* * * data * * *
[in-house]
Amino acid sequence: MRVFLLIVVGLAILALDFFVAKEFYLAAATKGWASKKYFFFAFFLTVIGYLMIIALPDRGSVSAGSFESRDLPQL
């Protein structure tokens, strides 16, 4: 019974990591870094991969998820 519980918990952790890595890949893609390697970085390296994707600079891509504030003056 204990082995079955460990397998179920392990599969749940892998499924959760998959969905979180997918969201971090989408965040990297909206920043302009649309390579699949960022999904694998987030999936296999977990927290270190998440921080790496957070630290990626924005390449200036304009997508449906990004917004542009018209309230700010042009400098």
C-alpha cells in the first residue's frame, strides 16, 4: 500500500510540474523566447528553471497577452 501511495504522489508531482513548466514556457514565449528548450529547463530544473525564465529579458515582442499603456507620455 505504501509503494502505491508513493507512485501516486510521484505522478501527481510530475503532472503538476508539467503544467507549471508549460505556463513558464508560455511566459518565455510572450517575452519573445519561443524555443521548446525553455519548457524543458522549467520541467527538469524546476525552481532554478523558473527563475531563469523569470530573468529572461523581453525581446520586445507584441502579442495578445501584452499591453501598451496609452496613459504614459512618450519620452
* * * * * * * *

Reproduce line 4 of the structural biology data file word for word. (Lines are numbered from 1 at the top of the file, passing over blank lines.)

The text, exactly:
C-alpha cells in the first residue's frame, strides 16, 4: 500500500510540474523566447528553471497577452 501511495504522489508531482513548466514556457514565449528548450529547463530544473525564465529579458515582442499603456507620455 505504501509503494502505491508513493507512485501516486510521484505522478501527481510530475503532472503538476508539467503544467507549471508549460505556463513558464508560455511566459518565455510572450517575452519573445519561443524555443521548446525553455519548457524543458522549467520541467527538469524546476525552481532554478523558473527563475531563469523569470530573468529572461523581453525581446520586445507584441502579442495578445501584452499591453501598451496609452496613459504614459512618450519620452